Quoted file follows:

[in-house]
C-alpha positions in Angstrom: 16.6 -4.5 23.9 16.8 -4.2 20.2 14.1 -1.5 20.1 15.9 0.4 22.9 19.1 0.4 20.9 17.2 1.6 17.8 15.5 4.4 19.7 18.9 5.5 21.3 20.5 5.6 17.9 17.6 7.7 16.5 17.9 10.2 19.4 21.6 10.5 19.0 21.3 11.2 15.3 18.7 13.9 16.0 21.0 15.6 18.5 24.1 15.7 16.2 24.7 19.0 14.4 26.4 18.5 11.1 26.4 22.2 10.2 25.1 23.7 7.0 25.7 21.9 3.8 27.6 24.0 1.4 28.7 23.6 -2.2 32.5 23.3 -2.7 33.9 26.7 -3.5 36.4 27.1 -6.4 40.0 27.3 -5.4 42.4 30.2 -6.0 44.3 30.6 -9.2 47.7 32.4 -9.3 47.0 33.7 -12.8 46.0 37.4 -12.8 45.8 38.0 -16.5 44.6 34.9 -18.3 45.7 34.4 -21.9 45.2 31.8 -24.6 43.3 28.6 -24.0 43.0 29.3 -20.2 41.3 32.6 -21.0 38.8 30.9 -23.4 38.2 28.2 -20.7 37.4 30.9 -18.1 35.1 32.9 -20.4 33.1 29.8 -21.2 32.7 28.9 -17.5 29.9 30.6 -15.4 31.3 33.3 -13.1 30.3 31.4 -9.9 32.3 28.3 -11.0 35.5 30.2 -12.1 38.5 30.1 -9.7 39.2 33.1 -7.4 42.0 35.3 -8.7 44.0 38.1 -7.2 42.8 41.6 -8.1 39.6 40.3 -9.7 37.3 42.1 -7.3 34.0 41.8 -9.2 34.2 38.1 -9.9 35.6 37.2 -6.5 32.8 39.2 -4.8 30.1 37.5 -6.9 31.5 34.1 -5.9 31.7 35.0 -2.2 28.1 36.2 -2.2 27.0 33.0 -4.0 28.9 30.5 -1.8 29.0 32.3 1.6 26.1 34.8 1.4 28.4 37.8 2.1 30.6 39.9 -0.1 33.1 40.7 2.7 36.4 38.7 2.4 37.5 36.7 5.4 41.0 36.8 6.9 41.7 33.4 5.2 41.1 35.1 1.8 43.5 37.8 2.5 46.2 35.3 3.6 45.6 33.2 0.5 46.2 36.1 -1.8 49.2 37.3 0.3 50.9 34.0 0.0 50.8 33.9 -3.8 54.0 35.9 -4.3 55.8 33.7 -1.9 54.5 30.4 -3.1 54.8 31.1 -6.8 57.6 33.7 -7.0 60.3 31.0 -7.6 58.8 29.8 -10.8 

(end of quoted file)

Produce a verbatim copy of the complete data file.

[in-house]
C-alpha positions in Angstrom: 16.6 -4.5 23.9 16.8 -4.2 20.2 14.1 -1.5 20.1 15.9 0.4 22.9 19.1 0.4 20.9 17.2 1.6 17.8 15.5 4.4 19.7 18.9 5.5 21.3 20.5 5.6 17.9 17.6 7.7 16.5 17.9 10.2 19.4 21.6 10.5 19.0 21.3 11.2 15.3 18.7 13.9 16.0 21.0 15.6 18.5 24.1 15.7 16.2 24.7 19.0 14.4 26.4 18.5 11.1 26.4 22.2 10.2 25.1 23.7 7.0 25.7 21.9 3.8 27.6 24.0 1.4 28.7 23.6 -2.2 32.5 23.3 -2.7 33.9 26.7 -3.5 36.4 27.1 -6.4 40.0 27.3 -5.4 42.4 30.2 -6.0 44.3 30.6 -9.2 47.7 32.4 -9.3 47.0 33.7 -12.8 46.0 37.4 -12.8 45.8 38.0 -16.5 44.6 34.9 -18.3 45.7 34.4 -21.9 45.2 31.8 -24.6 43.3 28.6 -24.0 43.0 29.3 -20.2 41.3 32.6 -21.0 38.8 30.9 -23.4 38.2 28.2 -20.7 37.4 30.9 -18.1 35.1 32.9 -20.4 33.1 29.8 -21.2 32.7 28.9 -17.5 29.9 30.6 -15.4 31.3 33.3 -13.1 30.3 31.4 -9.9 32.3 28.3 -11.0 35.5 30.2 -12.1 38.5 30.1 -9.7 39.2 33.1 -7.4 42.0 35.3 -8.7 44.0 38.1 -7.2 42.8 41.6 -8.1 39.6 40.3 -9.7 37.3 42.1 -7.3 34.0 41.8 -9.2 34.2 38.1 -9.9 35.6 37.2 -6.5 32.8 39.2 -4.8 30.1 37.5 -6.9 31.5 34.1 -5.9 31.7 35.0 -2.2 28.1 36.2 -2.2 27.0 33.0 -4.0 28.9 30.5 -1.8 29.0 32.3 1.6 26.1 34.8 1.4 28.4 37.8 2.1 30.6 39.9 -0.1 33.1 40.7 2.7 36.4 38.7 2.4 37.5 36.7 5.4 41.0 36.8 6.9 41.7 33.4 5.2 41.1 35.1 1.8 43.5 37.8 2.5 46.2 35.3 3.6 45.6 33.2 0.5 46.2 36.1 -1.8 49.2 37.3 0.3 50.9 34.0 0.0 50.8 33.9 -3.8 54.0 35.9 -4.3 55.8 33.7 -1.9 54.5 30.4 -3.1 54.8 31.1 -6.8 57.6 33.7 -7.0 60.3 31.0 -7.6 58.8 29.8 -10.8 